Hallam Sinfonia has just released a video recording of the last movement of Beethoven’s iconic Fifth Symphony. Undeterred by lockdown, which prevented players from meeting and playing together, individuals recorded their parts at home. These were then put together by conductor Ellie Slorach, who had been due to appear with the orchestra in its June concert.
The orchestra had a total of three events cancelled in March, one being a collaboration with Hallam Choral Society, where Ellie was formerly Musical Director.
Further concerts in May and June were also inevitably cancelled. Morale remained buoyant however and there was strong support for the committee’s proposal that a recording should be made.
The choice of Beethoven was an easy one, in a year celebrating the 250th anniversary of the composer’s birth. Joy Paul, orchestra secretary, explained: ‘We had been due to jointly lead a ‘Come and Play’ event with Ensemle 360 on 22nd March. 80 people, of all ages and levels of experience, had registered to play Beethoven 5 with us and players from Ensemble 360. It felt appropriate that we should find another way to mark Beethoven year even though our concerts were cancelled’.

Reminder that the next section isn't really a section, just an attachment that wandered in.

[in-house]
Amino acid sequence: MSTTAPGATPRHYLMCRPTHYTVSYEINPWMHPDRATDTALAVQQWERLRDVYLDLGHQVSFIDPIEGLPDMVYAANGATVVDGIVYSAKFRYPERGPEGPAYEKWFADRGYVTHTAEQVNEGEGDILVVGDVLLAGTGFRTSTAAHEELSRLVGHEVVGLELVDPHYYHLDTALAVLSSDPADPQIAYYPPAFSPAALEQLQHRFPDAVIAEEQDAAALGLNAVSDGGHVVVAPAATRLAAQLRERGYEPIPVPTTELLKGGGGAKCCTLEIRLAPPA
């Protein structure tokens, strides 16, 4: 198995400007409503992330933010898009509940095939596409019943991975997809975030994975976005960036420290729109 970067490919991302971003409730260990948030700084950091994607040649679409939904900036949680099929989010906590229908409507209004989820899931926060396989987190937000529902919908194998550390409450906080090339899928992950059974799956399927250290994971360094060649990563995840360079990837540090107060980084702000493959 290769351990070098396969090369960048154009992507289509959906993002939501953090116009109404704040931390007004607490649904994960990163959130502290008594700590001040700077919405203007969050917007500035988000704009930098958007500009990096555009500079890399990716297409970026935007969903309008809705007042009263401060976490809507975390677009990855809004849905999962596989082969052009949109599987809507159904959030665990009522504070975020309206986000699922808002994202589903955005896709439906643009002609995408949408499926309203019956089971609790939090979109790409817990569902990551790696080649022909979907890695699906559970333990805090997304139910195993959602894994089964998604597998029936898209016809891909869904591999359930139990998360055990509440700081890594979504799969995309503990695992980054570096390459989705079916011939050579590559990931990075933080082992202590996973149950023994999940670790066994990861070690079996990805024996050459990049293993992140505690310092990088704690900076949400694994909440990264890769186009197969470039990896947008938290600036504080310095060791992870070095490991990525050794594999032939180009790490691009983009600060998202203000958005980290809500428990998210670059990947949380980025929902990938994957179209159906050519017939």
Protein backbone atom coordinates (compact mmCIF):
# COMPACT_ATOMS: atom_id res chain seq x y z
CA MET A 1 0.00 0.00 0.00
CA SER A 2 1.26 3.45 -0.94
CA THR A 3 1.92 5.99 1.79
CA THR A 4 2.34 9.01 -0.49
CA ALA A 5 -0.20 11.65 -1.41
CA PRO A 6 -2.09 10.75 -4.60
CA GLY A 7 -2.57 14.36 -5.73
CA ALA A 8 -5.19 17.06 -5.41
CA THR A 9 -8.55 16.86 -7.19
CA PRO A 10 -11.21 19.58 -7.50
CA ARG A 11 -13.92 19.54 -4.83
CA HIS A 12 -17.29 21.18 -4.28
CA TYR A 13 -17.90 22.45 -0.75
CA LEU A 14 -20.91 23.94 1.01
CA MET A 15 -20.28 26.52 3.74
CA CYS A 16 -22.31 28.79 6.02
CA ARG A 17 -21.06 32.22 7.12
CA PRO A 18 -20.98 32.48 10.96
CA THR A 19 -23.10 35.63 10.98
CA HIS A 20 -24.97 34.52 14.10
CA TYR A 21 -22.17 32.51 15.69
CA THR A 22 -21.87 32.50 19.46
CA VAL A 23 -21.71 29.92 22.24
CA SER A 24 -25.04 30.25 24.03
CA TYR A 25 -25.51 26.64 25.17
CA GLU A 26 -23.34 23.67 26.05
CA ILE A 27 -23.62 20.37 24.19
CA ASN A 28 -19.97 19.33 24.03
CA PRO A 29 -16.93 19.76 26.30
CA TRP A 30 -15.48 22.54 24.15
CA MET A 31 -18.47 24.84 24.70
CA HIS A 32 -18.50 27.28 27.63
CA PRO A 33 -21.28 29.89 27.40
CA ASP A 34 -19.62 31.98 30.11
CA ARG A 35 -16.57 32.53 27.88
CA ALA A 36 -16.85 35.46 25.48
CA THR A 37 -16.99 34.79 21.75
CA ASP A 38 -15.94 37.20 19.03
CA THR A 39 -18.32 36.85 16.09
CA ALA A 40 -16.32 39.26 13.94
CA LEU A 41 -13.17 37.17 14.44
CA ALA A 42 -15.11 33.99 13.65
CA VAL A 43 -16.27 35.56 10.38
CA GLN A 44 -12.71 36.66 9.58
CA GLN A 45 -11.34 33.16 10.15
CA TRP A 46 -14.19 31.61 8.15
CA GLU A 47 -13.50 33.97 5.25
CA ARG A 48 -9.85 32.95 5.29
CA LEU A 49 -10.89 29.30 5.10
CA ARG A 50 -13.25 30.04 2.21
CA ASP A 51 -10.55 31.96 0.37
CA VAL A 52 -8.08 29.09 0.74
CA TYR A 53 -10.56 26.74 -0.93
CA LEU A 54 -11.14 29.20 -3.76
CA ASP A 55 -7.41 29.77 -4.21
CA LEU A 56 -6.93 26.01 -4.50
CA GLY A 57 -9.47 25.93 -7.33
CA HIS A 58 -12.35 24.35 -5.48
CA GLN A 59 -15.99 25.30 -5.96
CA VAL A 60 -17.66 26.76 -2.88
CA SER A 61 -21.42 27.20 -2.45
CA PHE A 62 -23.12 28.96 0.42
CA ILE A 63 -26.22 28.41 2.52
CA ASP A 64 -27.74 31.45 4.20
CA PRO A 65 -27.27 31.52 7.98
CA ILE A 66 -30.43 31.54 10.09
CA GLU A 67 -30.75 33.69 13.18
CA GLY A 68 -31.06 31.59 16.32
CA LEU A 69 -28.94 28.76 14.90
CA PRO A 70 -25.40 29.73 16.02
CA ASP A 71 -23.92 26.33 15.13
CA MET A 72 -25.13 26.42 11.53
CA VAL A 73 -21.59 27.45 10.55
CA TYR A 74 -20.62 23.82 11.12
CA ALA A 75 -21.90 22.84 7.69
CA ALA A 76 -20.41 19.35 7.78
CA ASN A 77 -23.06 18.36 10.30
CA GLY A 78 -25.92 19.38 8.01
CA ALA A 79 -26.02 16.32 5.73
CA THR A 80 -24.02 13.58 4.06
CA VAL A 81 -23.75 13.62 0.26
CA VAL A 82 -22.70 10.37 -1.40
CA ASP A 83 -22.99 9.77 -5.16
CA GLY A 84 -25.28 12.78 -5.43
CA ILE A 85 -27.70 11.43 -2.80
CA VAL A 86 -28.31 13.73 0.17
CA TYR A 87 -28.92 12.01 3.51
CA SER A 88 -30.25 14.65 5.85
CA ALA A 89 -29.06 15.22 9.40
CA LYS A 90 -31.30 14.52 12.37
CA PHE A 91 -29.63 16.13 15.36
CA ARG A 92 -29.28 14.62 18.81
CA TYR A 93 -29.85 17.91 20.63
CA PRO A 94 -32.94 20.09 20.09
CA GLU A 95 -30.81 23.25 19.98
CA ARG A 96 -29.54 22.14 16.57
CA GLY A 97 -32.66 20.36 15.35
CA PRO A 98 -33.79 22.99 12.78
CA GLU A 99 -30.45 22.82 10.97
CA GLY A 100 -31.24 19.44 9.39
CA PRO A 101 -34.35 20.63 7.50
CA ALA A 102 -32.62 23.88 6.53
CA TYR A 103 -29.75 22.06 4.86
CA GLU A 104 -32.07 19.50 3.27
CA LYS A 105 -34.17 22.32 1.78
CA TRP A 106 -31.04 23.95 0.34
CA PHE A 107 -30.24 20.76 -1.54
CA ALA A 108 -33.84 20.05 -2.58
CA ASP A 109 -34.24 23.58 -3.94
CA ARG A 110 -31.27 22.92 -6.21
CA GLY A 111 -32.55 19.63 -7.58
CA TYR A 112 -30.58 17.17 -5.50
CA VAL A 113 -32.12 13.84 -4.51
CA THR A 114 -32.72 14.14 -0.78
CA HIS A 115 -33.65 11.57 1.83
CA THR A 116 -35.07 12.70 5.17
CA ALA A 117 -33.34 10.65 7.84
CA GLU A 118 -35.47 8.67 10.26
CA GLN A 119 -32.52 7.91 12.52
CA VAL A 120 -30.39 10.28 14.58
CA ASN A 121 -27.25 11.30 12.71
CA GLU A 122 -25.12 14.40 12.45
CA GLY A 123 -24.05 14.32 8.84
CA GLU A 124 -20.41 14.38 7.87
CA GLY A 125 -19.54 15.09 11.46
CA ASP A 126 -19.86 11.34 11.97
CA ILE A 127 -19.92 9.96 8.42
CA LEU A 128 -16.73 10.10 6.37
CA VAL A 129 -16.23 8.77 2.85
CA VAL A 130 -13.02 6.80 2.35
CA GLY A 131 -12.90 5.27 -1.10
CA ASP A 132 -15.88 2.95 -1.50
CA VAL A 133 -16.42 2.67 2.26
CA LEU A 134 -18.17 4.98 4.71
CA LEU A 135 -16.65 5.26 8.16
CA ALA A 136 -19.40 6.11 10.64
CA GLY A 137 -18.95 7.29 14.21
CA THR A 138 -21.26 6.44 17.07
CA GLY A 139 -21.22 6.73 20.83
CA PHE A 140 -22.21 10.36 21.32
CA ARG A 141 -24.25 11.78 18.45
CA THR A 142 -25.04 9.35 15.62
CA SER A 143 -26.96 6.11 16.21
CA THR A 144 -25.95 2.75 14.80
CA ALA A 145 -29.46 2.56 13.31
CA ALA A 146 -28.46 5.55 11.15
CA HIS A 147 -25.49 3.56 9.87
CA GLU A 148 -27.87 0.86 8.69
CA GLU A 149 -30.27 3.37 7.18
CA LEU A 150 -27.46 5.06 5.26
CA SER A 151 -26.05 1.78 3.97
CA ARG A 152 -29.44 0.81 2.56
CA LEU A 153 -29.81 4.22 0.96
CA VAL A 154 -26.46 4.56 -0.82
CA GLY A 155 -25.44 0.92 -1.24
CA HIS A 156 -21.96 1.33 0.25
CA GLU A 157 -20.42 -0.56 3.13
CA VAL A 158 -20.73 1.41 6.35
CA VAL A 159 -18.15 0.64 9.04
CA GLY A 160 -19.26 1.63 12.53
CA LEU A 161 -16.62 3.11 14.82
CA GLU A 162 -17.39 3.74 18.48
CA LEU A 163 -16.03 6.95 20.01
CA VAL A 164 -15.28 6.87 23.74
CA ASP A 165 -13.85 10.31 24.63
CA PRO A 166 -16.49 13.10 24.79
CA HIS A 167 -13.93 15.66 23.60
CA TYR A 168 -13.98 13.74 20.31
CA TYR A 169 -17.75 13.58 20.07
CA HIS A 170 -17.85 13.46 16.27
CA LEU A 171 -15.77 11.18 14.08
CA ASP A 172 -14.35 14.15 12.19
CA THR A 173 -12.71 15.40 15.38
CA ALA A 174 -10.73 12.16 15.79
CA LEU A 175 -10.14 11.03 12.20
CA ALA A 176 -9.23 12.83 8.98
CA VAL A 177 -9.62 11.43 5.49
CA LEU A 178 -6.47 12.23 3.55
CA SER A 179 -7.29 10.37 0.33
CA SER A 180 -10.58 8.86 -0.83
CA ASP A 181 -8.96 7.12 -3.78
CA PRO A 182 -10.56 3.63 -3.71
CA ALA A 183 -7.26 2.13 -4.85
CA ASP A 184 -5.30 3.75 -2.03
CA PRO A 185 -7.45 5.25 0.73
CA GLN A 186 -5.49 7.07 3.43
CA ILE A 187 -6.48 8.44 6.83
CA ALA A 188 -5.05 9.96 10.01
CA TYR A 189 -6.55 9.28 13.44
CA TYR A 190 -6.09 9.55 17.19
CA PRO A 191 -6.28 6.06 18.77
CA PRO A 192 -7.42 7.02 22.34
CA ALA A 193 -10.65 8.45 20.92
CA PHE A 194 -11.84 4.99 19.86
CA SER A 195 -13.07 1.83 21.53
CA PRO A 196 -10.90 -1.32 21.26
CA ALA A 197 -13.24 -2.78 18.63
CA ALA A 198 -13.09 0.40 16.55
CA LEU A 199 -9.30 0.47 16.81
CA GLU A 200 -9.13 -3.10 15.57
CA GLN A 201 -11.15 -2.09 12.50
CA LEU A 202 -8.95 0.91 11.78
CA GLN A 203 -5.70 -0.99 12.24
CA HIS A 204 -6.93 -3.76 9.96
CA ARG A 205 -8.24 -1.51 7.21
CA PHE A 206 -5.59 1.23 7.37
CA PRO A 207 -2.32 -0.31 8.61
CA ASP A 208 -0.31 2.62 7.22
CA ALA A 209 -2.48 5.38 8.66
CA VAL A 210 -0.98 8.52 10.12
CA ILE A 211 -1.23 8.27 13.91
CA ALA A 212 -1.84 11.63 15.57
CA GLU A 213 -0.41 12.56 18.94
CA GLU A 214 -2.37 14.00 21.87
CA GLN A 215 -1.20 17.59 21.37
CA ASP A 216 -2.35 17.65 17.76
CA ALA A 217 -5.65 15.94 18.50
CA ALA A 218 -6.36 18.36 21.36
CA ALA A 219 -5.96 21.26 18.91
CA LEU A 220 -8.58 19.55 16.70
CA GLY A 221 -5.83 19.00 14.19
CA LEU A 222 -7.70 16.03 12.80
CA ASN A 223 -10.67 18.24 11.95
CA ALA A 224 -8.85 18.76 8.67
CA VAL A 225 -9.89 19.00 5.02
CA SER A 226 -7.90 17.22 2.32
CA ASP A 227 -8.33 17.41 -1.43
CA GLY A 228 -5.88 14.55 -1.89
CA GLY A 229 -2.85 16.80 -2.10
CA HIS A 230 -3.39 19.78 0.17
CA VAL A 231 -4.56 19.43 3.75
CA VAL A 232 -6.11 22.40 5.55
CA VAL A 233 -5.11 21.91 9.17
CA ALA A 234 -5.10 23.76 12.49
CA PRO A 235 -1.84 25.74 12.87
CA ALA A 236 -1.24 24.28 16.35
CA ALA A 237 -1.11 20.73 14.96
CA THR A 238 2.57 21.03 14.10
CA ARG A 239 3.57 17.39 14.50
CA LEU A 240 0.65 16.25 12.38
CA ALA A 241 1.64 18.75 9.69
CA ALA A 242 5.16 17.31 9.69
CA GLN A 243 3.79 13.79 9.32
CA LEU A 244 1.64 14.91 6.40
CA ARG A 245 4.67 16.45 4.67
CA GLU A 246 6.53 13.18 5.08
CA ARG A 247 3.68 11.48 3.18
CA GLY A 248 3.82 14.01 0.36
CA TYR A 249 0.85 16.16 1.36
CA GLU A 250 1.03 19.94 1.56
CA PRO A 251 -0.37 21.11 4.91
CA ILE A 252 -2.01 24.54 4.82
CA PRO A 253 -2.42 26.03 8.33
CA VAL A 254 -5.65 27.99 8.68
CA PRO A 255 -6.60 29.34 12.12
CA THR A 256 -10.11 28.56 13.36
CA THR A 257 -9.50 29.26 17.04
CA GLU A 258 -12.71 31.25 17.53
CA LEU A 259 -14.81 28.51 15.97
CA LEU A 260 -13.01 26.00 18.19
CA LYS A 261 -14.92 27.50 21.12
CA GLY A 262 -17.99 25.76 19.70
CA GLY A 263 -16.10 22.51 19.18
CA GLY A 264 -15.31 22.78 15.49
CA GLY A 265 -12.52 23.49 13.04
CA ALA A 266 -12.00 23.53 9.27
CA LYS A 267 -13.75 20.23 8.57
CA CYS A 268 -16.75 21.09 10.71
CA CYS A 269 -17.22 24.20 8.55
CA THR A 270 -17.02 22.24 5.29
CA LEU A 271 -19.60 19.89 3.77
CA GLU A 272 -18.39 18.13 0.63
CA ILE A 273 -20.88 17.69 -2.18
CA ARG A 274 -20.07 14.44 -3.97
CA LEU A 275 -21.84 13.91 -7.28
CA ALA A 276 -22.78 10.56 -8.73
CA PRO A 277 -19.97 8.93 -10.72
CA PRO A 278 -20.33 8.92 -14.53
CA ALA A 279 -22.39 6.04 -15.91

The Hallam Sinfonia has worked hard to bring classical music to wider audiences over the years. ‘Passenger Seats’ concerts, where audience members are able to sit amongst the musicians, have become popular with families, and the orchestra also gives ‘Concerteenies’ concerts for babies and toddlers and their grown-ups. As lockdown gradually eases, the committee is looking closely at future options. Members are keen to get playing together again as soon as possible but there are many issues to consider.
Jeremy Dawson, orchestra chair, commented ‘Although many ensembles have released videos during this lockdown period, very few have attempted a whole movement from a major symphony. This life-enhancing finale is full of energy and optimism. We hope that listening to it will lift the spirits of many people as it did for the players involved in this project’.